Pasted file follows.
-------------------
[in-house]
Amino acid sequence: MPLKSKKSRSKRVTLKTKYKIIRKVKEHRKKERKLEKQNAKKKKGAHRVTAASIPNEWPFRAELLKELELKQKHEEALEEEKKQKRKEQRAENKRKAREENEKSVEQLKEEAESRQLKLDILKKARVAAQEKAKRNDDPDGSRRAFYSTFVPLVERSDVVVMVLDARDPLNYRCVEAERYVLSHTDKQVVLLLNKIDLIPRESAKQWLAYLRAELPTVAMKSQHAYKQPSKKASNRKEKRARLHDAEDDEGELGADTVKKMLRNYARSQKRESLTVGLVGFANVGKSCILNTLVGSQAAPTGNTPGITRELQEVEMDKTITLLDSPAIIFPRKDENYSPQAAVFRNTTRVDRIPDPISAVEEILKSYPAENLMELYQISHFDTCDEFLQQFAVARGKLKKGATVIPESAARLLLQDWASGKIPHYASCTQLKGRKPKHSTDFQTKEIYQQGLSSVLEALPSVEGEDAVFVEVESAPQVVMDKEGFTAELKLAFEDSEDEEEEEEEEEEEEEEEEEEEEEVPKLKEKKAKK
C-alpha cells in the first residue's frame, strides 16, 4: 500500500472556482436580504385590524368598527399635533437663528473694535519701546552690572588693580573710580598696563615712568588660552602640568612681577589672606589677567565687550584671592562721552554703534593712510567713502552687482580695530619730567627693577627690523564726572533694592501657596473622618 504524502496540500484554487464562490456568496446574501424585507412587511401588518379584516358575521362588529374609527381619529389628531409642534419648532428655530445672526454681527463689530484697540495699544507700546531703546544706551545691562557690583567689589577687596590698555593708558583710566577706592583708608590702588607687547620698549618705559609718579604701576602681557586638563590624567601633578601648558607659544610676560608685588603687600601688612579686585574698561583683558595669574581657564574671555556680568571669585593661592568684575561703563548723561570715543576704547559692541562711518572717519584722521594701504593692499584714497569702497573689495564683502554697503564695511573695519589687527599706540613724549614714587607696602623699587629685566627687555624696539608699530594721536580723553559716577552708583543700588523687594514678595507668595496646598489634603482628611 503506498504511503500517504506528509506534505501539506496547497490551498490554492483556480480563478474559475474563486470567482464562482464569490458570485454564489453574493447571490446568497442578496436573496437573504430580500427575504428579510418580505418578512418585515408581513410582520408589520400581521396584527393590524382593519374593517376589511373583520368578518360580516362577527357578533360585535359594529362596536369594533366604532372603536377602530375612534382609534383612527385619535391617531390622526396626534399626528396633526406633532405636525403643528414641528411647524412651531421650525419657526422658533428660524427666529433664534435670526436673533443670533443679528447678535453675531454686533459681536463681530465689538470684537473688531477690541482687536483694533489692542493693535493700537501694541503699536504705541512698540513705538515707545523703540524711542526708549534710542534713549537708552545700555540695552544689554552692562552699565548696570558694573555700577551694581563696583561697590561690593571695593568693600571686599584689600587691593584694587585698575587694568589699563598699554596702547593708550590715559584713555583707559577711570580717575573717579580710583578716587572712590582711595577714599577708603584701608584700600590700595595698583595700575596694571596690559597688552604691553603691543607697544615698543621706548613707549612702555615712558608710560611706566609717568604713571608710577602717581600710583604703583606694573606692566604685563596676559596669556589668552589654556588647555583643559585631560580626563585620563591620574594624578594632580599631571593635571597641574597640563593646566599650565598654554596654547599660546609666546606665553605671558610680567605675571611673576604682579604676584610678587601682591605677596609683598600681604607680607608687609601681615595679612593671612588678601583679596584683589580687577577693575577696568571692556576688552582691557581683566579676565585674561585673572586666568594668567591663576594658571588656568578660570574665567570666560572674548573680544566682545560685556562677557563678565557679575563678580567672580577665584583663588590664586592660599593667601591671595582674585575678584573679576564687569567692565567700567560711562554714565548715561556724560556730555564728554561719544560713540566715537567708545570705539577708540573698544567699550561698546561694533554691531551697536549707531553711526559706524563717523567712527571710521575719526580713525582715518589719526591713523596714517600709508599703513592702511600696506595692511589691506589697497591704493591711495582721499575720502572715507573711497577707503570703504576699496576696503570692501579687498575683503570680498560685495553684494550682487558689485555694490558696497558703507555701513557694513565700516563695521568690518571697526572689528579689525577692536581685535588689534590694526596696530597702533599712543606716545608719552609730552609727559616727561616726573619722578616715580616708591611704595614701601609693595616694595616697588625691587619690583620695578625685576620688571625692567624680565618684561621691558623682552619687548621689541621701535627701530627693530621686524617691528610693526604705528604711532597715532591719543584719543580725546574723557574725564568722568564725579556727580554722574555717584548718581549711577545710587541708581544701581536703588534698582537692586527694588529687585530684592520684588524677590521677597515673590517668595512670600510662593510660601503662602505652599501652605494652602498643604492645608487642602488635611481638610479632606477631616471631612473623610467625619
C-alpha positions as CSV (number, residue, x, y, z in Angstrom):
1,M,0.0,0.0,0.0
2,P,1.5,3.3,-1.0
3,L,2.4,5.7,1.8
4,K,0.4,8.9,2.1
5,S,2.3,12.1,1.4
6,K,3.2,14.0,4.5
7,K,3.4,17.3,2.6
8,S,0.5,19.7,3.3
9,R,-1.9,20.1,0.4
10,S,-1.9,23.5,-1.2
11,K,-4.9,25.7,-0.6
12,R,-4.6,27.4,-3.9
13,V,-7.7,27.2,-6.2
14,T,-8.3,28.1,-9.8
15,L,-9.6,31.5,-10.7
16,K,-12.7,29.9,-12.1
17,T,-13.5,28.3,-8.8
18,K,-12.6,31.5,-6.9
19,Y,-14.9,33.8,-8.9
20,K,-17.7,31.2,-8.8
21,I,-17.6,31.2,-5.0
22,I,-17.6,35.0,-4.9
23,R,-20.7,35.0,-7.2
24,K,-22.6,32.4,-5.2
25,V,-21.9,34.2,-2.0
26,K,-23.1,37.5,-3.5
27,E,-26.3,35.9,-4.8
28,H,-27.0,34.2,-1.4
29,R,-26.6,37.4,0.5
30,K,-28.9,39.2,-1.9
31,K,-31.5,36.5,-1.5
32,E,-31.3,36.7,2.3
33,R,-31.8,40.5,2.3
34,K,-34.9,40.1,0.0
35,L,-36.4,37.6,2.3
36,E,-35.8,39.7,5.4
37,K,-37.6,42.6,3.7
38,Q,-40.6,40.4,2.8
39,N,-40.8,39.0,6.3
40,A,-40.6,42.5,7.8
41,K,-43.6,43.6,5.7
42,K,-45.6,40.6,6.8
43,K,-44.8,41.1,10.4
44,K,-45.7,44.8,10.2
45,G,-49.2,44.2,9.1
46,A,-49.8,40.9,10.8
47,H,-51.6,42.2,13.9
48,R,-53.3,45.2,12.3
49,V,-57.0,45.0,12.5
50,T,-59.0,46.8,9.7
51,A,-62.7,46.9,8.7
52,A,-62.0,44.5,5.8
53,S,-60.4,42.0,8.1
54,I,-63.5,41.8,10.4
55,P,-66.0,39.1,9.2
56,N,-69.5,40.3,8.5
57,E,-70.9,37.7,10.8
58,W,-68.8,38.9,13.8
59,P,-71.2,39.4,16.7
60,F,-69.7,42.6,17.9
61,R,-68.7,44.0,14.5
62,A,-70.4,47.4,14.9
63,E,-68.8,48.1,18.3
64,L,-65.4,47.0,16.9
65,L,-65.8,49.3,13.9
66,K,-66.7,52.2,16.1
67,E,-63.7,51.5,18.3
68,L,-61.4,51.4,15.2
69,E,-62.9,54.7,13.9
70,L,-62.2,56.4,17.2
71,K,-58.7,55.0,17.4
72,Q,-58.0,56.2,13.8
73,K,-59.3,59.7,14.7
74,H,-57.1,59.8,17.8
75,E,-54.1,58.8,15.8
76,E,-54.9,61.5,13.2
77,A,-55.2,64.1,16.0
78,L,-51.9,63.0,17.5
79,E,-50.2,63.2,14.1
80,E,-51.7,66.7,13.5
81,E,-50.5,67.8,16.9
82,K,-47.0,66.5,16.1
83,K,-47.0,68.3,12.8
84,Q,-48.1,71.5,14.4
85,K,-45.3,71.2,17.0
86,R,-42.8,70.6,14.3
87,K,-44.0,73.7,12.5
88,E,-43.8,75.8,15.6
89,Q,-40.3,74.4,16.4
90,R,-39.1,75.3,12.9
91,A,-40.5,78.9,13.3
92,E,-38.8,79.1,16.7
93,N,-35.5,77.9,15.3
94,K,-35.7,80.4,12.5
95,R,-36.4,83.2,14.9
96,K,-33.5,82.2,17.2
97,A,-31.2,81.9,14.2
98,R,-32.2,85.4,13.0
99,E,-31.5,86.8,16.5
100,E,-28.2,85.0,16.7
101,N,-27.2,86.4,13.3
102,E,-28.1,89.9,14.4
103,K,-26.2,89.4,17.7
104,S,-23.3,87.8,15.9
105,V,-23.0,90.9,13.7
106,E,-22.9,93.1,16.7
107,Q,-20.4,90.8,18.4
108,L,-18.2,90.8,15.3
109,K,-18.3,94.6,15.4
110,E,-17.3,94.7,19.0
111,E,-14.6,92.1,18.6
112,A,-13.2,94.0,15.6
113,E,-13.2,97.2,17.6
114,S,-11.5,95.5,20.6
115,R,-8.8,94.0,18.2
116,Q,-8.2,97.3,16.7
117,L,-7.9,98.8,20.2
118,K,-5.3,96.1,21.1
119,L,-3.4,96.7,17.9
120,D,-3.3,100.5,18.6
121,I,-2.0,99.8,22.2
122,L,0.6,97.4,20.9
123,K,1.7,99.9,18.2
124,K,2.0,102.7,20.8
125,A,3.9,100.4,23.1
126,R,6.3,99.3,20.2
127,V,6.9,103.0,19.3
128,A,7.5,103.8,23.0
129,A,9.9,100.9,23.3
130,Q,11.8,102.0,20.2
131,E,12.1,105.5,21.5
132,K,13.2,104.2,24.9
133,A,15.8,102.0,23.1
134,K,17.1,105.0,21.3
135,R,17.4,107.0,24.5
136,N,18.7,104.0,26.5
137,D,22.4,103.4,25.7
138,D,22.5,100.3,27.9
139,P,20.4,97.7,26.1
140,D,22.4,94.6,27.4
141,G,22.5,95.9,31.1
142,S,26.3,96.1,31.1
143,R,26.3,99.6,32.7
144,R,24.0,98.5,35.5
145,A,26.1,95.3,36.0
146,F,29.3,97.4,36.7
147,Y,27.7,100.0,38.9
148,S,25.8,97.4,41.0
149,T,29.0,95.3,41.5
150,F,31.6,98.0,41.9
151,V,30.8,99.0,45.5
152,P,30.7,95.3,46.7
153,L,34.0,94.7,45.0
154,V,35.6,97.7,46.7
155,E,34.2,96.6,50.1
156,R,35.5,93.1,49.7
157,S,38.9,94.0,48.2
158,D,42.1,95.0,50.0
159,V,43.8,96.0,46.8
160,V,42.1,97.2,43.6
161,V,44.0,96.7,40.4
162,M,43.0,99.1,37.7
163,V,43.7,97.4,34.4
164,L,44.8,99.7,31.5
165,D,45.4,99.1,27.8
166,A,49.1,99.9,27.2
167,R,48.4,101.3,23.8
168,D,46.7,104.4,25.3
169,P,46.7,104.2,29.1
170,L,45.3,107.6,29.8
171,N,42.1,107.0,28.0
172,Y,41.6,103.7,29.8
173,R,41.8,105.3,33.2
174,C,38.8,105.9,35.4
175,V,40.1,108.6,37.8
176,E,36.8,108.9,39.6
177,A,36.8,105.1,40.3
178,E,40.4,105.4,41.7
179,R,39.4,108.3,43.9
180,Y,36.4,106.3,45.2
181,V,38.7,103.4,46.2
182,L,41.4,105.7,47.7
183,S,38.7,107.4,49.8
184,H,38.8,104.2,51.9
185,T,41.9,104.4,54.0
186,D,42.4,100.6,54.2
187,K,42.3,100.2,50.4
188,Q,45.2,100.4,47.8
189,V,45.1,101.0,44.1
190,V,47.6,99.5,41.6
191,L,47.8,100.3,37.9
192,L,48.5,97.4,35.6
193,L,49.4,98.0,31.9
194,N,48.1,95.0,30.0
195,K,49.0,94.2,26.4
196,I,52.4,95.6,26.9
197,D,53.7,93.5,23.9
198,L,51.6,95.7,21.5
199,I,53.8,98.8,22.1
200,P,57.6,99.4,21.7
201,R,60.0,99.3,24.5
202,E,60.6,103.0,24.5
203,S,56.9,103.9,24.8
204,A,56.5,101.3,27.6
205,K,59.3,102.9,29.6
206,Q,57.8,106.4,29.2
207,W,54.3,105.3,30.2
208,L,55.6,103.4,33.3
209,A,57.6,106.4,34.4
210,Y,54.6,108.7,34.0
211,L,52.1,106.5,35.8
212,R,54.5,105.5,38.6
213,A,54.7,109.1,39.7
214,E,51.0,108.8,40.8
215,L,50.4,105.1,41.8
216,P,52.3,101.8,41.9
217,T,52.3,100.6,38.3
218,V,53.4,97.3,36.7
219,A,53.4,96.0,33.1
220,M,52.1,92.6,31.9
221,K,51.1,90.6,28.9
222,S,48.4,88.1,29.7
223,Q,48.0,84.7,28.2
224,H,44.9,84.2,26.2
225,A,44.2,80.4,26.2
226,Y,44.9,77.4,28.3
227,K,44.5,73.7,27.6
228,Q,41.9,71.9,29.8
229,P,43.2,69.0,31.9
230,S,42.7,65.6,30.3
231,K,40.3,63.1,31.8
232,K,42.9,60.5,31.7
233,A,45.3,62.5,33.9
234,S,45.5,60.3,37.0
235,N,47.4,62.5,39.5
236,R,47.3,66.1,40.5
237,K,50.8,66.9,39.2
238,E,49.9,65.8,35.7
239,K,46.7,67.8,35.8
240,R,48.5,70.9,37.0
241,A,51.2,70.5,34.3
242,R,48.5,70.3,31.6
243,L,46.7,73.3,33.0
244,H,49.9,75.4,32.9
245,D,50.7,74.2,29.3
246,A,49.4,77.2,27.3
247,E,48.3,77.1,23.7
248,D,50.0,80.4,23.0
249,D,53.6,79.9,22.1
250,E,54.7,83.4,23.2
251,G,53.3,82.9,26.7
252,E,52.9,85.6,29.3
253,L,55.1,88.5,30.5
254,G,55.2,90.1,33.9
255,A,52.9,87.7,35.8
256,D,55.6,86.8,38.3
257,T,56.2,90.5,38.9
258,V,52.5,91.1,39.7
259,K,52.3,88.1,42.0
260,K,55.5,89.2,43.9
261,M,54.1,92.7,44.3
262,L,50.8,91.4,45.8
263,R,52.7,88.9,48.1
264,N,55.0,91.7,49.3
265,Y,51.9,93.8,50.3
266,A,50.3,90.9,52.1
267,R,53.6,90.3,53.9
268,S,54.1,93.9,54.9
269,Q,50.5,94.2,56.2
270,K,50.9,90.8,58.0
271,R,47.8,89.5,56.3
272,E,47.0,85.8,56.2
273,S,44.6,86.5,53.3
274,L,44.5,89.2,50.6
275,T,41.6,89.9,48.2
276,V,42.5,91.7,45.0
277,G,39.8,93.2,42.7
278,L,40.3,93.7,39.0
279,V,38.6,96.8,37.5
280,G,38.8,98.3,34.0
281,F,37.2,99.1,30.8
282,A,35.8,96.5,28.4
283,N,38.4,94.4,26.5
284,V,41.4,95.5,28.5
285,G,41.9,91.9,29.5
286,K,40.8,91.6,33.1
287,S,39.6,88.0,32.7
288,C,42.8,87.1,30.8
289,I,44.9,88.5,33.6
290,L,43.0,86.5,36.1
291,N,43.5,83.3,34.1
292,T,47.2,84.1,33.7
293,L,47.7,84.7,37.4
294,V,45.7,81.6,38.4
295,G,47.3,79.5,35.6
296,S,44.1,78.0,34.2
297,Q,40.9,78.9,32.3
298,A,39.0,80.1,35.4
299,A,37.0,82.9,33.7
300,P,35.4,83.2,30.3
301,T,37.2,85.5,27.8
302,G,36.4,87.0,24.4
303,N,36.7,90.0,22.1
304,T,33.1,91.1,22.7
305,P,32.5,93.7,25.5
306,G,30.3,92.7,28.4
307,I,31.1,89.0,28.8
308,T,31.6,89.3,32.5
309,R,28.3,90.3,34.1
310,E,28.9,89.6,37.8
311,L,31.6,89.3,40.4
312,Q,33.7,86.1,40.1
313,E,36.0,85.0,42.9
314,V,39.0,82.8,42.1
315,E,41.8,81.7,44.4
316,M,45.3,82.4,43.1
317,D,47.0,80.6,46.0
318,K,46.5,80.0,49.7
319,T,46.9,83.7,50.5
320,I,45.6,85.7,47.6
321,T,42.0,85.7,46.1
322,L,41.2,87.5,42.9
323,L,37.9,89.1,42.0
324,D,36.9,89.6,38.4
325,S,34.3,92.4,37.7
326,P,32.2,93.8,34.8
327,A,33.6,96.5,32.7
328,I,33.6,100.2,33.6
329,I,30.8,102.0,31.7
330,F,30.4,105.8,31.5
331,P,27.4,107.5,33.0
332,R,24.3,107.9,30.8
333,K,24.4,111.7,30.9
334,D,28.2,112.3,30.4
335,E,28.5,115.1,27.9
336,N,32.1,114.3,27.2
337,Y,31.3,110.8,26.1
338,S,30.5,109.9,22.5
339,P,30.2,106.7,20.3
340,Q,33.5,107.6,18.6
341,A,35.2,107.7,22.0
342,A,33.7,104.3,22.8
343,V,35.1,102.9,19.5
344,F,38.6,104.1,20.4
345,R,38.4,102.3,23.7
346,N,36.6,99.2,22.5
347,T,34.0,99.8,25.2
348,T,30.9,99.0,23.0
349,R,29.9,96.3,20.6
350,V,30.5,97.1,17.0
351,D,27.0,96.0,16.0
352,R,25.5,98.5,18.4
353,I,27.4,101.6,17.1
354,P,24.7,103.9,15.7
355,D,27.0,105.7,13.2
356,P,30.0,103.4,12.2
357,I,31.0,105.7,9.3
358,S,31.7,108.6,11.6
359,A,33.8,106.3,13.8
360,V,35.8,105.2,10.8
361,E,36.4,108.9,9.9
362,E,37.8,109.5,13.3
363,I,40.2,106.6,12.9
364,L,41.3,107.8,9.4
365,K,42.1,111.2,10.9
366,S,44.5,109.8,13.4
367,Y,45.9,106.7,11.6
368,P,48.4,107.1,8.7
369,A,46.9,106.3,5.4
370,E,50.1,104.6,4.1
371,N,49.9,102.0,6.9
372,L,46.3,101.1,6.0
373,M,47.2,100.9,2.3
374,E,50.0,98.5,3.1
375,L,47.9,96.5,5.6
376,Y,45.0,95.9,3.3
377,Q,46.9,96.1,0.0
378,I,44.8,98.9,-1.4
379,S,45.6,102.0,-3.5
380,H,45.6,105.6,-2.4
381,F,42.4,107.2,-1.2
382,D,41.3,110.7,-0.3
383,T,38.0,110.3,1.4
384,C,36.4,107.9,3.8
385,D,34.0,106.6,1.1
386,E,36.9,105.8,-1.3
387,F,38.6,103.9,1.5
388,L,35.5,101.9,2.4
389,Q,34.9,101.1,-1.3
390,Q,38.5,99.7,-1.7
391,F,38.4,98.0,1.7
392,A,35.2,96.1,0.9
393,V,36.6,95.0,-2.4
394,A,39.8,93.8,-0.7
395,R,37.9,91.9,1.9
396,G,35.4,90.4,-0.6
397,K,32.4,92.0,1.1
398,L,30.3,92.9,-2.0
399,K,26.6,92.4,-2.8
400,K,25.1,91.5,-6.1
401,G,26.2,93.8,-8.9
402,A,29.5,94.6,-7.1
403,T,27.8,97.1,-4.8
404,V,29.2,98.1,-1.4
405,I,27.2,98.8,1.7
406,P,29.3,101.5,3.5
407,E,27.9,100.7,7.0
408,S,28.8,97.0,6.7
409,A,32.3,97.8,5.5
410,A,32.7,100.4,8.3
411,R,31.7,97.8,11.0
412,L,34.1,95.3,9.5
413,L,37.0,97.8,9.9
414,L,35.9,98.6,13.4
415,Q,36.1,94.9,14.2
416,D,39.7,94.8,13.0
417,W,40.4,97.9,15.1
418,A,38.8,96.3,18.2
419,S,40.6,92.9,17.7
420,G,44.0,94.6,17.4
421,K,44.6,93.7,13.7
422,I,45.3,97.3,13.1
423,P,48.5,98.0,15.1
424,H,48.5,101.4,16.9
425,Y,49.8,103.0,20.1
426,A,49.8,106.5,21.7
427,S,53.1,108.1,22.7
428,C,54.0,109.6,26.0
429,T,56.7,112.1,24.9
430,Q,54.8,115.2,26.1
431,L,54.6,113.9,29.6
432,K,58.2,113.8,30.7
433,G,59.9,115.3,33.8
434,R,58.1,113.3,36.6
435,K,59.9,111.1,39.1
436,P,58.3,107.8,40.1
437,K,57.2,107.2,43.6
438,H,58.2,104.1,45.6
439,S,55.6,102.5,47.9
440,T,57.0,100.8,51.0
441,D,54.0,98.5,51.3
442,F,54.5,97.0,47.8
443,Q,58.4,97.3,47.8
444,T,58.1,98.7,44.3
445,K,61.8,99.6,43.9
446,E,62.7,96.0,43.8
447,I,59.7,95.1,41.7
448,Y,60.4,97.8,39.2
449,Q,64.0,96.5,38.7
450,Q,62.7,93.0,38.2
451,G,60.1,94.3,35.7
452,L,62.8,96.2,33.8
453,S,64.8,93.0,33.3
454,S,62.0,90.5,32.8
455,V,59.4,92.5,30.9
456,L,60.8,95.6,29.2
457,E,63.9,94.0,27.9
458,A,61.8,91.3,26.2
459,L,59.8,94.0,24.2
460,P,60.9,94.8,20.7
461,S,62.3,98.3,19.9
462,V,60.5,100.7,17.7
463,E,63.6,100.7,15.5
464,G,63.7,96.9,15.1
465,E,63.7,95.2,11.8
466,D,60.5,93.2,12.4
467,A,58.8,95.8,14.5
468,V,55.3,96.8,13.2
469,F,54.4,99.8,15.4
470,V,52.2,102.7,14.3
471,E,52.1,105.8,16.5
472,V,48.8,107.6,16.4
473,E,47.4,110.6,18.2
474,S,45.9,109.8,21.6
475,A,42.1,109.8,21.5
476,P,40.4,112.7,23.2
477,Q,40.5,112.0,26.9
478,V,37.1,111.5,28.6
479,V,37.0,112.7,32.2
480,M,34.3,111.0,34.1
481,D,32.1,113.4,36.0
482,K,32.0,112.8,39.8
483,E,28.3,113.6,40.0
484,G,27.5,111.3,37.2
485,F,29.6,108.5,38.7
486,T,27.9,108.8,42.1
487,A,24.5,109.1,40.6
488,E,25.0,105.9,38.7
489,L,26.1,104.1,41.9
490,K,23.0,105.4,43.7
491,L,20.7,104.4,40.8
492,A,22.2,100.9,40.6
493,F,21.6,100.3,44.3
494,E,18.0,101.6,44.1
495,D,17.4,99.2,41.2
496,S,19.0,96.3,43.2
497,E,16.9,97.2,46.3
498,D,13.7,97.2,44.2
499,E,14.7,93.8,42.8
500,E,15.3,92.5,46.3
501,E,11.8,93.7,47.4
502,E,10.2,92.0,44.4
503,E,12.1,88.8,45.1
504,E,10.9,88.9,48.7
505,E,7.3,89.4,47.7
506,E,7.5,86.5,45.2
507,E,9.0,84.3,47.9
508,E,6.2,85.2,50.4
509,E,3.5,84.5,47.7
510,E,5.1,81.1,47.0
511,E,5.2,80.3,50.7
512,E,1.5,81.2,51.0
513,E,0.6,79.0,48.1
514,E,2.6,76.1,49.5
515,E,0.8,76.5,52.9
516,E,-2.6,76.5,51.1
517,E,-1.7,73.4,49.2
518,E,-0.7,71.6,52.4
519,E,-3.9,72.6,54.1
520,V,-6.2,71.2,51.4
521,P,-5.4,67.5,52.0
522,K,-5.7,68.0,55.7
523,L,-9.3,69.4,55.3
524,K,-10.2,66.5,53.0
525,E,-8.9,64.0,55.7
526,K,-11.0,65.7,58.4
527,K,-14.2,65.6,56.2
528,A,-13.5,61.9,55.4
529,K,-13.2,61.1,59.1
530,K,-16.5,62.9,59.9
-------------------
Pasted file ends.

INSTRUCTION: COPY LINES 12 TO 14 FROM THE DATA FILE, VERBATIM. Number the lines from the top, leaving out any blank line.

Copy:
8,S,0.5,19.7,3.3
9,R,-1.9,20.1,0.4
10,S,-1.9,23.5,-1.2